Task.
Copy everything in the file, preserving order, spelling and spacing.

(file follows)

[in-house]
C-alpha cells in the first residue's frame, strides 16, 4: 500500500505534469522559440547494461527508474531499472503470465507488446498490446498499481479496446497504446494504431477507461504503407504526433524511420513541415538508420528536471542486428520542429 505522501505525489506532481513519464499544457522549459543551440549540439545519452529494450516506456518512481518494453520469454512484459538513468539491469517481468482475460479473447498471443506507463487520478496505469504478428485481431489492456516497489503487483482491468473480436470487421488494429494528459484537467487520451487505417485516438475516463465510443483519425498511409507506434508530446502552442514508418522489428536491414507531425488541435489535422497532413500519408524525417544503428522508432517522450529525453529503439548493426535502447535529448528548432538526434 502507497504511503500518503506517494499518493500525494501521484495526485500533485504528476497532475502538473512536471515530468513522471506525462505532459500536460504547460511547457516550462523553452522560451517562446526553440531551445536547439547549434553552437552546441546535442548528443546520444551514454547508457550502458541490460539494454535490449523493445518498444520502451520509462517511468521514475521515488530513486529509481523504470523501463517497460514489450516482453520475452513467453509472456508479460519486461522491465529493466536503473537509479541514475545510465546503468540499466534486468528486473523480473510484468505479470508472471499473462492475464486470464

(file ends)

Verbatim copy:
[in-house]
C-alpha cells in the first residue's frame, strides 16, 4: 500500500505534469522559440547494461527508474531499472503470465507488446498490446498499481479496446497504446494504431477507461504503407504526433524511420513541415538508420528536471542486428520542429 505522501505525489506532481513519464499544457522549459543551440549540439545519452529494450516506456518512481518494453520469454512484459538513468539491469517481468482475460479473447498471443506507463487520478496505469504478428485481431489492456516497489503487483482491468473480436470487421488494429494528459484537467487520451487505417485516438475516463465510443483519425498511409507506434508530446502552442514508418522489428536491414507531425488541435489535422497532413500519408524525417544503428522508432517522450529525453529503439548493426535502447535529448528548432538526434 502507497504511503500518503506517494499518493500525494501521484495526485500533485504528476497532475502538473512536471515530468513522471506525462505532459500536460504547460511547457516550462523553452522560451517562446526553440531551445536547439547549434553552437552546441546535442548528443546520444551514454547508457550502458541490460539494454535490449523493445518498444520502451520509462517511468521514475521515488530513486529509481523504470523501463517497460514489450516482453520475452513467453509472456508479460519486461522491465529493466536503473537509479541514475545510465546503468540499466534486468528486473523480473510484468505479470508472471499473462492475464486470464